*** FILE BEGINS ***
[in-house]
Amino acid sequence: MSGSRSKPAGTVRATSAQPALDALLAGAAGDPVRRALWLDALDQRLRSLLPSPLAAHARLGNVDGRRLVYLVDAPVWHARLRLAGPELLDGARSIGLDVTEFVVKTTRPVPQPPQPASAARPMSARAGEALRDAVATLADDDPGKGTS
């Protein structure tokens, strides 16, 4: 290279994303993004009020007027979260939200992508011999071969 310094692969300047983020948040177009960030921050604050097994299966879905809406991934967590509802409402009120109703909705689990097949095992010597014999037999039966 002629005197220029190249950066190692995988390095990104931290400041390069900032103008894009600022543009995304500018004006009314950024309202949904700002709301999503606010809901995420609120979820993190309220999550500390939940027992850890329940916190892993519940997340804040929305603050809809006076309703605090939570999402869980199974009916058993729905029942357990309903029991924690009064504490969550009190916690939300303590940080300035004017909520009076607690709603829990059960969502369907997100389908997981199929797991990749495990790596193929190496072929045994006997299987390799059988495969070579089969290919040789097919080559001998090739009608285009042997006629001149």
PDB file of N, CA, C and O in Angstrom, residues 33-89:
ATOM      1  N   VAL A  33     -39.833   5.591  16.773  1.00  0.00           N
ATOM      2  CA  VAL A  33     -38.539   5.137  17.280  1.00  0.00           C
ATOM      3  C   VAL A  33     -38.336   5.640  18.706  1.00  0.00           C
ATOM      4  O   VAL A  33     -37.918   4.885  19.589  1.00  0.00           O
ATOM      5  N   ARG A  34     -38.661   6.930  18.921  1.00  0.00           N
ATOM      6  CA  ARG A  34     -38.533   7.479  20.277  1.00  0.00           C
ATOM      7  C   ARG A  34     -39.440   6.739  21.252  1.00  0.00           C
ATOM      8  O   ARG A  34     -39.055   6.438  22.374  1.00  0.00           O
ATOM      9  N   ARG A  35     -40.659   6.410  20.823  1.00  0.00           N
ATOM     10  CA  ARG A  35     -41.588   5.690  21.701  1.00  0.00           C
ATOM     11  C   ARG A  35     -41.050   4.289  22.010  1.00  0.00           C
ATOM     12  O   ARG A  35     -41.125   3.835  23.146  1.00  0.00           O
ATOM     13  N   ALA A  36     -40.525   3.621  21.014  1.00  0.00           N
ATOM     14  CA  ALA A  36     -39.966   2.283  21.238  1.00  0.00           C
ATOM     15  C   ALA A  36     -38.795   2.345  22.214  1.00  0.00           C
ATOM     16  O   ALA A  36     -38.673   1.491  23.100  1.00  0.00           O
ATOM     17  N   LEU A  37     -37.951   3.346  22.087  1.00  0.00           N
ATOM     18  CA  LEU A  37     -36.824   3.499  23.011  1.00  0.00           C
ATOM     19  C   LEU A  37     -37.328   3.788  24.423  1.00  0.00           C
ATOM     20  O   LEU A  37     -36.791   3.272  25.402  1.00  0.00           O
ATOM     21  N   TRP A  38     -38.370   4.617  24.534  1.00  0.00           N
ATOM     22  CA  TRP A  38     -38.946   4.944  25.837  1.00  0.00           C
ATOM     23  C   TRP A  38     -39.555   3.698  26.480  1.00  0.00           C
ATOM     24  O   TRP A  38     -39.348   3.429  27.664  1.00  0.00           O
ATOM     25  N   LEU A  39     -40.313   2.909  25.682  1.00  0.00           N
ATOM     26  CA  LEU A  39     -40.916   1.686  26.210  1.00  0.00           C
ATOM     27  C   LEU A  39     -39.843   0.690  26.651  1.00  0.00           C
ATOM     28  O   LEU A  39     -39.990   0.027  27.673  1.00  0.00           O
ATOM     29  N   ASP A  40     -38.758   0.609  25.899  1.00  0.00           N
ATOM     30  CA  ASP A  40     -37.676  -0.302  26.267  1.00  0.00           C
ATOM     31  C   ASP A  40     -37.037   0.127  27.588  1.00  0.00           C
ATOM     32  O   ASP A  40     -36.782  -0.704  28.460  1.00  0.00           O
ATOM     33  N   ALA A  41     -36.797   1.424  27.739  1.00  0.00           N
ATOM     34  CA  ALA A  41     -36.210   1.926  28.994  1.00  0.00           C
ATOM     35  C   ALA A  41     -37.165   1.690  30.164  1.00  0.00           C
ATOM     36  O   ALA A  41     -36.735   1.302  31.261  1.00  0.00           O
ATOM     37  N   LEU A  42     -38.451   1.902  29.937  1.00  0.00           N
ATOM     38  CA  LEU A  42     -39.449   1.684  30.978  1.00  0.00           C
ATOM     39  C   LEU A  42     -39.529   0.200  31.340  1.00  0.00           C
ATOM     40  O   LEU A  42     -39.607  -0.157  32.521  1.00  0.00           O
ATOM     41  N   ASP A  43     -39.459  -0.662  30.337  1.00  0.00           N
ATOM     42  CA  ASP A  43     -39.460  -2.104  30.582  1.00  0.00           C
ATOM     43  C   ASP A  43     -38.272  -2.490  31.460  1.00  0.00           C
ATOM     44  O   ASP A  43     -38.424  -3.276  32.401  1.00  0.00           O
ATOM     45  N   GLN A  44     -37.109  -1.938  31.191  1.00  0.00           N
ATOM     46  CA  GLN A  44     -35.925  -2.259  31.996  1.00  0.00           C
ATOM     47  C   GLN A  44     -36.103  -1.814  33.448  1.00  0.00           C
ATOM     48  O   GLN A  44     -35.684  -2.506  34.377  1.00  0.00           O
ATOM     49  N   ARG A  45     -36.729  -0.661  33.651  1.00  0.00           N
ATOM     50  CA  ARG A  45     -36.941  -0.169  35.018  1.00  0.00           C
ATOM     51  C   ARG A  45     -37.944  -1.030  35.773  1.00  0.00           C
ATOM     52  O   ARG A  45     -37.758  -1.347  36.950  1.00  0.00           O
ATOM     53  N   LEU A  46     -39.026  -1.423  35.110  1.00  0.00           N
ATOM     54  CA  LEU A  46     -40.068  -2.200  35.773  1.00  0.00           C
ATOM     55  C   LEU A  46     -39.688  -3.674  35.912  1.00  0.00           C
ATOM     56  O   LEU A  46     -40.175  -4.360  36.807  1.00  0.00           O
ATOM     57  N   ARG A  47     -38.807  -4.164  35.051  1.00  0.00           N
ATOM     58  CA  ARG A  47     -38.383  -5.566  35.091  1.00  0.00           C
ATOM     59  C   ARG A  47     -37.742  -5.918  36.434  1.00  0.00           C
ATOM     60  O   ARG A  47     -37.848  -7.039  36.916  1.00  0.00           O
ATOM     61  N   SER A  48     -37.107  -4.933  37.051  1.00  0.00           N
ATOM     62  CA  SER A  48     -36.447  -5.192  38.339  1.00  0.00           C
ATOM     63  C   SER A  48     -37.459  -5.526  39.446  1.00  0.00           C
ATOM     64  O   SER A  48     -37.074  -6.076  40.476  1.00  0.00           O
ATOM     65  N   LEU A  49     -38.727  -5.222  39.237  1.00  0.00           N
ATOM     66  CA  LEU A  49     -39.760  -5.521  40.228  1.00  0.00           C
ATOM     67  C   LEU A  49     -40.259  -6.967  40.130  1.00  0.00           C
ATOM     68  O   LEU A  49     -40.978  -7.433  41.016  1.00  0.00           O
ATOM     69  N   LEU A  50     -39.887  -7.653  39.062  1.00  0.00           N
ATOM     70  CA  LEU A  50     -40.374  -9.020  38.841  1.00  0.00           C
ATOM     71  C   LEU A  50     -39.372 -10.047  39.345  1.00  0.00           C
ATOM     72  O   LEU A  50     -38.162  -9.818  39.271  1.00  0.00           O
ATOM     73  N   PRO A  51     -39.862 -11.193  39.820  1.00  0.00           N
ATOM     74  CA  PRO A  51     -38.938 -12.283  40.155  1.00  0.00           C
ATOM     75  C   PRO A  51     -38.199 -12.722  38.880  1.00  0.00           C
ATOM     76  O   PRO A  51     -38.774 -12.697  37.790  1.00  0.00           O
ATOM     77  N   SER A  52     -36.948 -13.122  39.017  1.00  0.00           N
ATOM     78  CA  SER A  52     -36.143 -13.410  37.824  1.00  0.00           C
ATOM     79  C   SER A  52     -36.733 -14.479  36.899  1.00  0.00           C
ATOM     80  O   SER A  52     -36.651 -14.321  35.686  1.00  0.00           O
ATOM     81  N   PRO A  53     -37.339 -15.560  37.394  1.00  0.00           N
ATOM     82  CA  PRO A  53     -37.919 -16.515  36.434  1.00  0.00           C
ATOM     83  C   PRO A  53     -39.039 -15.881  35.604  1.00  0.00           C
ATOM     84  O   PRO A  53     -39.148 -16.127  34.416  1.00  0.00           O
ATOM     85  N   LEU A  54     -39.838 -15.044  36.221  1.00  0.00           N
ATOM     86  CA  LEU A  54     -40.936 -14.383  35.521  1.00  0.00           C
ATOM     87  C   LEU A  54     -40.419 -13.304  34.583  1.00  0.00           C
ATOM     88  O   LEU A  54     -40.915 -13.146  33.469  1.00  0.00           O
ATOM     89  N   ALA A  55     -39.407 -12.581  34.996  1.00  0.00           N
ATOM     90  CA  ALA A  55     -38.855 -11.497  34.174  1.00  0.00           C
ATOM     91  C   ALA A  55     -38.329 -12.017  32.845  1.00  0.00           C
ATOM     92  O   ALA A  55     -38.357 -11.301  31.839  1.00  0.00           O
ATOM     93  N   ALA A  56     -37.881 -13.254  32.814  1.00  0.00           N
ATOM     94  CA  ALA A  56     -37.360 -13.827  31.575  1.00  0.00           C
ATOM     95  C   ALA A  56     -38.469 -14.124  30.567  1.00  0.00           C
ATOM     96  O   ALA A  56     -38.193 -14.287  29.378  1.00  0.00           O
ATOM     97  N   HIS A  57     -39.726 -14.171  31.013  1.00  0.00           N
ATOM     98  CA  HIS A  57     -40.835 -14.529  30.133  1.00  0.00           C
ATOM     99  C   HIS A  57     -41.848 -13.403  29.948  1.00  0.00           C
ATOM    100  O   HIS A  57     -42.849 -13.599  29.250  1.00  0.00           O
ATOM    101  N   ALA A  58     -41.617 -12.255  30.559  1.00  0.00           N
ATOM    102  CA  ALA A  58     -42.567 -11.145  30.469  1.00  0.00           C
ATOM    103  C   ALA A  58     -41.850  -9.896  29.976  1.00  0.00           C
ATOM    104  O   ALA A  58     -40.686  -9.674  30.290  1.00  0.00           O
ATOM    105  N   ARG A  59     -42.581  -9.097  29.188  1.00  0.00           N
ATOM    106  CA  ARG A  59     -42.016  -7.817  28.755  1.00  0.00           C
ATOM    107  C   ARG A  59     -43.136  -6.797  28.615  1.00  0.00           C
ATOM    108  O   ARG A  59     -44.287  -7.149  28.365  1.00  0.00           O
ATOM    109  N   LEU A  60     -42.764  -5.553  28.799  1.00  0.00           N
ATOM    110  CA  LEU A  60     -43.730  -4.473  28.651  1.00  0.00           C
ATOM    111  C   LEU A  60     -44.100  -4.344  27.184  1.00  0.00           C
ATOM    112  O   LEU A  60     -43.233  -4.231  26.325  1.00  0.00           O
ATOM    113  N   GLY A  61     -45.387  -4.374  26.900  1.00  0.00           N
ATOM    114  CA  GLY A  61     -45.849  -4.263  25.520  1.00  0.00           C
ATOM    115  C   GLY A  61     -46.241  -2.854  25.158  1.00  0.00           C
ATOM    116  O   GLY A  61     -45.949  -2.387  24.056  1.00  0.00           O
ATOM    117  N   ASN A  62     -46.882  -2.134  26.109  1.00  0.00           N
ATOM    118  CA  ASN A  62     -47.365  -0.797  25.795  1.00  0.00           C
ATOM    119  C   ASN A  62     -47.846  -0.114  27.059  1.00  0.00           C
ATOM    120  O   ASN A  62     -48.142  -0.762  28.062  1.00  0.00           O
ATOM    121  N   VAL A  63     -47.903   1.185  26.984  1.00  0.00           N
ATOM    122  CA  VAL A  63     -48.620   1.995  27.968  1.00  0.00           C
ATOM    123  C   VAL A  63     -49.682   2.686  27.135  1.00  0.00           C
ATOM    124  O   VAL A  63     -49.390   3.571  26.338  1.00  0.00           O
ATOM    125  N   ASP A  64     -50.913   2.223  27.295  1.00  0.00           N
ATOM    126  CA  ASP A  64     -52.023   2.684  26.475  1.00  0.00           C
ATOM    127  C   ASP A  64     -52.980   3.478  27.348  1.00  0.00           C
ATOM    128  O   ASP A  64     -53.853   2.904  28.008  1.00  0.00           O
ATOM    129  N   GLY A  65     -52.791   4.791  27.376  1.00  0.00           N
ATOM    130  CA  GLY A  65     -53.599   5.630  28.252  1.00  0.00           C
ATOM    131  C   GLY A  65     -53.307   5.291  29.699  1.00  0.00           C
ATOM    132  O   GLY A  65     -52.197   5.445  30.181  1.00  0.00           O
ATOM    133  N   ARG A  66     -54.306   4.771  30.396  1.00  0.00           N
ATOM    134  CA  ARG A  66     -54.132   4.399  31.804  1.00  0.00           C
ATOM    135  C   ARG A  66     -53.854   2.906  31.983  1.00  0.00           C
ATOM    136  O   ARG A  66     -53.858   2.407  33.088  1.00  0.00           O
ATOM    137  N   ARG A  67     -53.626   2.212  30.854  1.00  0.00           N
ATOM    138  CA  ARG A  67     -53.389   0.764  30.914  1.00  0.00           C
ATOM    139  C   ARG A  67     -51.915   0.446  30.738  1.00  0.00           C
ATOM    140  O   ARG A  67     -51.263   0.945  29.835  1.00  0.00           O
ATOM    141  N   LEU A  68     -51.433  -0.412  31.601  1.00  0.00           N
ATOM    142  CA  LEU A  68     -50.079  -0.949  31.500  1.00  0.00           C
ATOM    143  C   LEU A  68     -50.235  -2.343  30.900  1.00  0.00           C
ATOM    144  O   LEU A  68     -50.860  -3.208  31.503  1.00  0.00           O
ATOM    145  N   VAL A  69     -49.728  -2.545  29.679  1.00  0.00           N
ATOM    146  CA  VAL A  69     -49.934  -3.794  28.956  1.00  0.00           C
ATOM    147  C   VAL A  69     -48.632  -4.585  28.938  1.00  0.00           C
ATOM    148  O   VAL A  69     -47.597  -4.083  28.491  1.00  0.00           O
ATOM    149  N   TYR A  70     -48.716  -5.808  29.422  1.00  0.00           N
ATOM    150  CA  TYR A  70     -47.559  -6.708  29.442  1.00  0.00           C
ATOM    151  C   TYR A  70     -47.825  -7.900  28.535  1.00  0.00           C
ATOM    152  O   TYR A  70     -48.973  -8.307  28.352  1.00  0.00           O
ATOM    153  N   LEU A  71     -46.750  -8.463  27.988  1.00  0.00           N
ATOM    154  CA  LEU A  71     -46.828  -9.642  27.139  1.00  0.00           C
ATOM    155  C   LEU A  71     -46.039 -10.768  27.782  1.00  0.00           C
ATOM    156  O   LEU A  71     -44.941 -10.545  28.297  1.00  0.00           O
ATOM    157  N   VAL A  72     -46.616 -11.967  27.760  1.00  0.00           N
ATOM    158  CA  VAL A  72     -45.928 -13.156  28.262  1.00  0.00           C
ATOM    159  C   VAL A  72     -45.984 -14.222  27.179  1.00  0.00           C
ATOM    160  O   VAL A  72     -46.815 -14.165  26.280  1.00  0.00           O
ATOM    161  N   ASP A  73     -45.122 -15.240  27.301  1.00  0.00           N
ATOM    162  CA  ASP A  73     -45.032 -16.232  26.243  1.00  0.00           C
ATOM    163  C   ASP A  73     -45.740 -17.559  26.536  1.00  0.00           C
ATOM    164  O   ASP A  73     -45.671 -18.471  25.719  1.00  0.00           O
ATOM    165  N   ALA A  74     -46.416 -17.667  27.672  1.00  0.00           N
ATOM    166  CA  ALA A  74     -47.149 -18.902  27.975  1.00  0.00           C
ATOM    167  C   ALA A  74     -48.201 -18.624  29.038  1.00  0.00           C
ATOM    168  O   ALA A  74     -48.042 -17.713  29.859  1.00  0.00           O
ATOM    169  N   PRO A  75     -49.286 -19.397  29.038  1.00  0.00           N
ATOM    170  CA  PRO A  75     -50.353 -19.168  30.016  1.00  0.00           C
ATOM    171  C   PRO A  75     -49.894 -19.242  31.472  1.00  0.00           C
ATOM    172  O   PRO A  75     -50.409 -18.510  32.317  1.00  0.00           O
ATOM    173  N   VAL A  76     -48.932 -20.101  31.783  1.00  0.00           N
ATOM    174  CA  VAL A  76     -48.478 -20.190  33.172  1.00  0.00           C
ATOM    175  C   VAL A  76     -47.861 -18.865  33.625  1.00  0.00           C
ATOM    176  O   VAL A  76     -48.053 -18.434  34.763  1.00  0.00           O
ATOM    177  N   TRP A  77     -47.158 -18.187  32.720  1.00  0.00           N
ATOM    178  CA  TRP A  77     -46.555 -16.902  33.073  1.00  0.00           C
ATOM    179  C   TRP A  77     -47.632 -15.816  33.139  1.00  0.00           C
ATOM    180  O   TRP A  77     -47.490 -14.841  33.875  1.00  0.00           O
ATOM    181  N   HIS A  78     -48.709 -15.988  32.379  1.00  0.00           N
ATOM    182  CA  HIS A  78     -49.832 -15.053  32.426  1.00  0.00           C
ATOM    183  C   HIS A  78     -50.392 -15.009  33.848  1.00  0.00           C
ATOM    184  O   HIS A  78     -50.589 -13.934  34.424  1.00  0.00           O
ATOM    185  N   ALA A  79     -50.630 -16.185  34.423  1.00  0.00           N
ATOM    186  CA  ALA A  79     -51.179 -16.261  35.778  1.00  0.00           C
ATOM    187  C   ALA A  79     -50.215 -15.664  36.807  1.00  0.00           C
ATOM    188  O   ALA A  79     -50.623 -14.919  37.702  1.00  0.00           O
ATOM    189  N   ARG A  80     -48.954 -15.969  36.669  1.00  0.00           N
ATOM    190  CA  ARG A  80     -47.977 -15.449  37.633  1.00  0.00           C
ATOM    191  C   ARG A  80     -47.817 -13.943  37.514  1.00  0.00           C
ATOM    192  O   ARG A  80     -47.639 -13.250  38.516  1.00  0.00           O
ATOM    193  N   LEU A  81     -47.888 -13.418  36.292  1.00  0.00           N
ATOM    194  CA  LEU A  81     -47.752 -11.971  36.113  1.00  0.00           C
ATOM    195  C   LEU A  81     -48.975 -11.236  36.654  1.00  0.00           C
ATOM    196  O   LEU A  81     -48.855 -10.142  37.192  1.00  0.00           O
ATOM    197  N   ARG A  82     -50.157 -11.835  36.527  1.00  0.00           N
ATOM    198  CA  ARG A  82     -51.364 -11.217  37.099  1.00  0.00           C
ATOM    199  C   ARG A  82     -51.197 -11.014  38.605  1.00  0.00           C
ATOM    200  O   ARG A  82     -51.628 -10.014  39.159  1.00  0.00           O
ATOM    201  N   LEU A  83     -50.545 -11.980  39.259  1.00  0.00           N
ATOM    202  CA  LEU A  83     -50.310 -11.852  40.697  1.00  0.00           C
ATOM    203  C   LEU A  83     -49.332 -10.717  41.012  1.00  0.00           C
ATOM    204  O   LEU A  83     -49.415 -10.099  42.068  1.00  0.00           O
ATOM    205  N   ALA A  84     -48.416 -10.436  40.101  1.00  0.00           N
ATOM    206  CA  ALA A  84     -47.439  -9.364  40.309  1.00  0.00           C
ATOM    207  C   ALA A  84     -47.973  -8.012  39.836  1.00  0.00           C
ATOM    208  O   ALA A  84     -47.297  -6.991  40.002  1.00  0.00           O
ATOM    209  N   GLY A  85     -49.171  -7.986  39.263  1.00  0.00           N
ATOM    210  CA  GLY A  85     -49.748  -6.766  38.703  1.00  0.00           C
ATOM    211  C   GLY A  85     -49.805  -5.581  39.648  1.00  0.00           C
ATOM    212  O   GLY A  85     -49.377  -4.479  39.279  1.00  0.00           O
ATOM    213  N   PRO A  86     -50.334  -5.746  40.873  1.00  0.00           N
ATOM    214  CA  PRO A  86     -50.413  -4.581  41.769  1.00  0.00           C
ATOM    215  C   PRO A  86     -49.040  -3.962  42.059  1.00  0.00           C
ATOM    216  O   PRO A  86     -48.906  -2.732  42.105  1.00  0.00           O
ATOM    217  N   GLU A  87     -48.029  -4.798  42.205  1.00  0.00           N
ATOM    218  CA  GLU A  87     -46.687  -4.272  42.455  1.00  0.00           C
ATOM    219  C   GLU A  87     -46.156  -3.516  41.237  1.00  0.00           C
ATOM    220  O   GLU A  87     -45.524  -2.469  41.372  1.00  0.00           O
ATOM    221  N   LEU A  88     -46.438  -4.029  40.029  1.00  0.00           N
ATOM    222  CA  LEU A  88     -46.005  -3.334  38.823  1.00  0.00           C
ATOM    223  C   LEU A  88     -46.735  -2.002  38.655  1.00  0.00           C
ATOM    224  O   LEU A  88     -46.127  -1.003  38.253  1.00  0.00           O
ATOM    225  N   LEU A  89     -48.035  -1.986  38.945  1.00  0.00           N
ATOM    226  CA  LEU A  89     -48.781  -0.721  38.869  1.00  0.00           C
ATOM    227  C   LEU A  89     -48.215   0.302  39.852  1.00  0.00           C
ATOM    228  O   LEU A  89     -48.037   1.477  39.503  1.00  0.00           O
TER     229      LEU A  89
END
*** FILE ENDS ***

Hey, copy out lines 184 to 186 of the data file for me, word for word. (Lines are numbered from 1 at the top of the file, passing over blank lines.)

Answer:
ATOM    180  O   TRP A  77     -47.490 -14.841  33.875  1.00  0.00           O
ATOM    181  N   HIS A  78     -48.709 -15.988  32.379  1.00  0.00           N
ATOM    182  CA  HIS A  78     -49.832 -15.053  32.426  1.00  0.00           C